1st May – Dia del Trabajor

These days, when we take for granted all manner of rights and laws covering our well-being at work, the holiday that is celebrated on the first of May, known in Spain as ‘el día del trabajo’ – ‘Work Day’ – serves to remind us that it was not always thus. The marches held on this day are now peaceful enough, but they pay homage to a struggle that came to a head in protests in Chicago in 1886.

At that time, working conditions for manual workers were appalling. Your working day would typically last sixteen hours, your wages would be low, your standard of living likewise. Children worked from the age of six, women would have to do the night shift to augment their husbands’ wages. Thousands of workers went on strike at the beginning of May, 1886, and demonstrated for the right to a 48-hour week or an 8-hour day. In circumstances that remain controversial to this day, violence erupted, several people were killed, many were arrested and some were even subsequently executed following farcical trials, becoming known as the Haymarket Martyrs.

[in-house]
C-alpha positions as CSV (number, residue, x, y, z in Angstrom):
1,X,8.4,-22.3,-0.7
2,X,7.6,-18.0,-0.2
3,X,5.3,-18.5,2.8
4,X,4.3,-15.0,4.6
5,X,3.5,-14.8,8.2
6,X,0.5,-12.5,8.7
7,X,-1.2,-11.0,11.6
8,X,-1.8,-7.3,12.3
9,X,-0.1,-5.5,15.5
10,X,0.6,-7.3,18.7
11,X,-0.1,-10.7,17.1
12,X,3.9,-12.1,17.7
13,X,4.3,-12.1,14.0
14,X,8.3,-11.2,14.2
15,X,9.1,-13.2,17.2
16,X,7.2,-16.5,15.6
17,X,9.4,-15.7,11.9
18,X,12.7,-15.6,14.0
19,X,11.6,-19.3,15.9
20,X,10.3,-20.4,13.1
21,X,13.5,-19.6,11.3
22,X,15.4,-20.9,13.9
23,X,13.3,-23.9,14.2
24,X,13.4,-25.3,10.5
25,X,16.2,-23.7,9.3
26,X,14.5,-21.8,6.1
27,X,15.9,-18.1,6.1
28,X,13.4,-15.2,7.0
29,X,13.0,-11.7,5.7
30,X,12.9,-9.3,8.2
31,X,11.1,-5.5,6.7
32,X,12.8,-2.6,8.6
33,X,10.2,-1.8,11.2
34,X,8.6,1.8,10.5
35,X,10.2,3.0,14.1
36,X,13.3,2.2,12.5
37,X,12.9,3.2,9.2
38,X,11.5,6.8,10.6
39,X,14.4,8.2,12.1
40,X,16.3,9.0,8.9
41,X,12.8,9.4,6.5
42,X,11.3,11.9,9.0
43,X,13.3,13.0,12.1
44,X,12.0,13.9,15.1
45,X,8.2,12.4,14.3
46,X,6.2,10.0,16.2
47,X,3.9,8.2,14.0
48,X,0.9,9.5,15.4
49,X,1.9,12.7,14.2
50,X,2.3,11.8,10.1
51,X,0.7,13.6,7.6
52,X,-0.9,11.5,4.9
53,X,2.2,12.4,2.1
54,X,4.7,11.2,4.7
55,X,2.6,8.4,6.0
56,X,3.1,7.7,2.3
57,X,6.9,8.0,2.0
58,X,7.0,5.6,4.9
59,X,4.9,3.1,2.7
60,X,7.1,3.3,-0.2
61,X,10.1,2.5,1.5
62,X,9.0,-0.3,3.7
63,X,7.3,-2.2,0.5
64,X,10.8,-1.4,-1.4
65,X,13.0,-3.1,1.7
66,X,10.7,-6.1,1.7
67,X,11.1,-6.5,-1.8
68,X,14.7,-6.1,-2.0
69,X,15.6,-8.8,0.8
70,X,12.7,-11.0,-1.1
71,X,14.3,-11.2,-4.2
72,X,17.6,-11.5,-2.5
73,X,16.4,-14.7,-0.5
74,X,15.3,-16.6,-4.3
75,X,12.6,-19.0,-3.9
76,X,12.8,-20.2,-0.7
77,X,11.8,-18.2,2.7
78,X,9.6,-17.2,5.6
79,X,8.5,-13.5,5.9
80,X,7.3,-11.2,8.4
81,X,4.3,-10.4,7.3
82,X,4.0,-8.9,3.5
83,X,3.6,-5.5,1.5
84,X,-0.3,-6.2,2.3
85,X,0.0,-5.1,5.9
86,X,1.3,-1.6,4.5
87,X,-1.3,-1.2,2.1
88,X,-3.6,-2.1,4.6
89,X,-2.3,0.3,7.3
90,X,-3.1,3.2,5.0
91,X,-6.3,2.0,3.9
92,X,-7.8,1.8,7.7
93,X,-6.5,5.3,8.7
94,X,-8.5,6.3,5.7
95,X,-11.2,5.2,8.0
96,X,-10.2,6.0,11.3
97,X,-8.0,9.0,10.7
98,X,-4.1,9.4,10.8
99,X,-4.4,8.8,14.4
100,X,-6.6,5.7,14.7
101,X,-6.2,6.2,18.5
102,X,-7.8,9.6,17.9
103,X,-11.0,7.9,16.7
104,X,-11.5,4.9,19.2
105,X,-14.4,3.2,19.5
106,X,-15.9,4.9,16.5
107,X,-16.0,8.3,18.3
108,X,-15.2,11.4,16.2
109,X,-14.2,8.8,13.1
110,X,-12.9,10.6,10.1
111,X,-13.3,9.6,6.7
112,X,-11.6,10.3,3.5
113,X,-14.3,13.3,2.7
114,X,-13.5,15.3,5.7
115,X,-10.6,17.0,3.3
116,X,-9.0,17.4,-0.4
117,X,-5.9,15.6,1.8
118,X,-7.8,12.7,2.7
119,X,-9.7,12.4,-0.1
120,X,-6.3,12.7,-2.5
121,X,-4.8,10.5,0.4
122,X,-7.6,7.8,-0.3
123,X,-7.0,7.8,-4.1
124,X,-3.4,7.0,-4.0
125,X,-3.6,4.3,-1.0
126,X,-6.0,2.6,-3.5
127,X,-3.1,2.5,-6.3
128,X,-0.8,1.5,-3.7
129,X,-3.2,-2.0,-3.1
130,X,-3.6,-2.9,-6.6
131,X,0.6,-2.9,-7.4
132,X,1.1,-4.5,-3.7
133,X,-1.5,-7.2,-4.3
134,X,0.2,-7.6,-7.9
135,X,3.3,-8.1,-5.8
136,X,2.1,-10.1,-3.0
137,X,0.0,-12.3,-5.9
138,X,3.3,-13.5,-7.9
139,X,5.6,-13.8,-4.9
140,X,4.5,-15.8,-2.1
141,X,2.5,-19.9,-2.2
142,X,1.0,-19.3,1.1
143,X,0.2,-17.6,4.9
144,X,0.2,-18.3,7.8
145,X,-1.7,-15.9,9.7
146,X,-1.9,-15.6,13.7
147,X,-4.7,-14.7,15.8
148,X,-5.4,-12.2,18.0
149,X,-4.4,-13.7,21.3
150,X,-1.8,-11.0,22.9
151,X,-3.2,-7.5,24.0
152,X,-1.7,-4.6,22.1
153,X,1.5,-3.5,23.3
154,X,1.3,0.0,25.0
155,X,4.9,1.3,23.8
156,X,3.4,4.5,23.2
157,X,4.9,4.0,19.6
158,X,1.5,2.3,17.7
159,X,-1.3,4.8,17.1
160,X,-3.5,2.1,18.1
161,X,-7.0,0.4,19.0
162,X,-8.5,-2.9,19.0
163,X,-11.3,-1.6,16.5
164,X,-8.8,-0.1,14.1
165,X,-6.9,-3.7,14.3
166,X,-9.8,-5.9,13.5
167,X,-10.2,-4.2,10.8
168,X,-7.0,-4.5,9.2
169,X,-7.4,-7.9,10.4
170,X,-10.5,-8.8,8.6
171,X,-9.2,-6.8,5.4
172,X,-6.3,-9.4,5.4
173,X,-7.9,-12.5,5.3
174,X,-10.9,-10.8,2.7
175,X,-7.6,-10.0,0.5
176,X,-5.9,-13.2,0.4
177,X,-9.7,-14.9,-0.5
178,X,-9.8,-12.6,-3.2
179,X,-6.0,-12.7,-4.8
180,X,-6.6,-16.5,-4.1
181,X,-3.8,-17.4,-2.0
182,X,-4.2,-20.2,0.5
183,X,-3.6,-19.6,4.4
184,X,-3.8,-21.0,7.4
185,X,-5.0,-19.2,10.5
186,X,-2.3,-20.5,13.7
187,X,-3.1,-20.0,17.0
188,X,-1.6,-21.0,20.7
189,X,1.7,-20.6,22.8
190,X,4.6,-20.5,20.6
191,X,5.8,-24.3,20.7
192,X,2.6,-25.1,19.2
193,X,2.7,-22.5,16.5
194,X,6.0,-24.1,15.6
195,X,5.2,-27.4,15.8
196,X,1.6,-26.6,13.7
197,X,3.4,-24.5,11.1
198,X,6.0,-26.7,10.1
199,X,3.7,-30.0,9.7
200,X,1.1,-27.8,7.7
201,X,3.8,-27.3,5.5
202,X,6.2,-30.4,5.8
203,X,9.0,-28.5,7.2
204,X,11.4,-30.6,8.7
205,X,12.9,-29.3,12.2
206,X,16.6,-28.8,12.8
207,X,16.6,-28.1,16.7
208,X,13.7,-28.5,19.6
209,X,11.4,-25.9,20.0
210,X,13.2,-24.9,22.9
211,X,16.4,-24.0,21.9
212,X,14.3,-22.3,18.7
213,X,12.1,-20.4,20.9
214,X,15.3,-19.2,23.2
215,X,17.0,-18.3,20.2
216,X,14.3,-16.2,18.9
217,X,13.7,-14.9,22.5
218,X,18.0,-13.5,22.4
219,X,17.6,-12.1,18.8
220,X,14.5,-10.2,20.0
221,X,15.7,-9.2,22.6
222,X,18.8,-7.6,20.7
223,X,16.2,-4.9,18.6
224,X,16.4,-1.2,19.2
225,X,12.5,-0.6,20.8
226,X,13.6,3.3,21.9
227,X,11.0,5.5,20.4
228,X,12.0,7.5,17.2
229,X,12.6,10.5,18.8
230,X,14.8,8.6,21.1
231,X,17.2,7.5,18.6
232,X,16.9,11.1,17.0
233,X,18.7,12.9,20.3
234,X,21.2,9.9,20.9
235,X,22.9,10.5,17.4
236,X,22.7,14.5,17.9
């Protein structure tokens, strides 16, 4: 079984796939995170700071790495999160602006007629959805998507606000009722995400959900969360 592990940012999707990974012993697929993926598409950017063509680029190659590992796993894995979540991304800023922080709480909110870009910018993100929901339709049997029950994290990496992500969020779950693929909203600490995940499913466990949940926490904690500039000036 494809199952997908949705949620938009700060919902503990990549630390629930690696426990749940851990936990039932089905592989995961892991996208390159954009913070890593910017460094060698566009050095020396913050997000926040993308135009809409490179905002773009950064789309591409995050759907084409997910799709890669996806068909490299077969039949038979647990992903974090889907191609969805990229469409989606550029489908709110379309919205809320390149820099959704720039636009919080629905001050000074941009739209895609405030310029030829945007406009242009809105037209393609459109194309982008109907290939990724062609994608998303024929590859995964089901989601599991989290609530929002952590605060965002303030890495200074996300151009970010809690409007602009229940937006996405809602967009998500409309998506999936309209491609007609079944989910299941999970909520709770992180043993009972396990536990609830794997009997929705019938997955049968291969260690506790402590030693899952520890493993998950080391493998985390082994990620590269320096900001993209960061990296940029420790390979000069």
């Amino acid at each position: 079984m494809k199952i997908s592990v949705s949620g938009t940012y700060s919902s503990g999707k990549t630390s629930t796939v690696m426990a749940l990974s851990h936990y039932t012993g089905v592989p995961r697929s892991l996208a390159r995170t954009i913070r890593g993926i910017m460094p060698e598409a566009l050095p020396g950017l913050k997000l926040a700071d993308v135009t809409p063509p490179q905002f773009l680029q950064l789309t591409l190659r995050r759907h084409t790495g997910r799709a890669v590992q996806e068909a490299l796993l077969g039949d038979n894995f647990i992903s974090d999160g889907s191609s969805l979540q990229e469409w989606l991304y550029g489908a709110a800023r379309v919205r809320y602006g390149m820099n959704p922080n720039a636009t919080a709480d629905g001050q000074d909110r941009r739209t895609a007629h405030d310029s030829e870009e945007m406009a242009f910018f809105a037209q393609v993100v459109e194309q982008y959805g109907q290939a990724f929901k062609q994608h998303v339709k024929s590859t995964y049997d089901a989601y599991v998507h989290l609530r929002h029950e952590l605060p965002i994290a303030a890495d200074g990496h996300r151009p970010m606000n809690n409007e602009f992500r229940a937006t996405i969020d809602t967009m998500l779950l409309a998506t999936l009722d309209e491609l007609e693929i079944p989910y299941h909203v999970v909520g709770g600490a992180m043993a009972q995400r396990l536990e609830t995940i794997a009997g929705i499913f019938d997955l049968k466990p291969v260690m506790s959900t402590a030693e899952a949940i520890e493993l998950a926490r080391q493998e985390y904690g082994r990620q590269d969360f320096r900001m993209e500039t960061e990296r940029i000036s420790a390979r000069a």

The date of May 1st, already a day dedicated to some pagan festivals, later became an emblematic day for the labour movement and a national holiday in some countries. Every year in Spain since 1976 there have been marches organized by the trades unions on this day, the slogan this year being “Por la igualdad, empleo de calidad”, ie to achieve equality we need good-quality employment.

Immediately surrounding 1st May are the Cruces de Mayo, or May Crosses.


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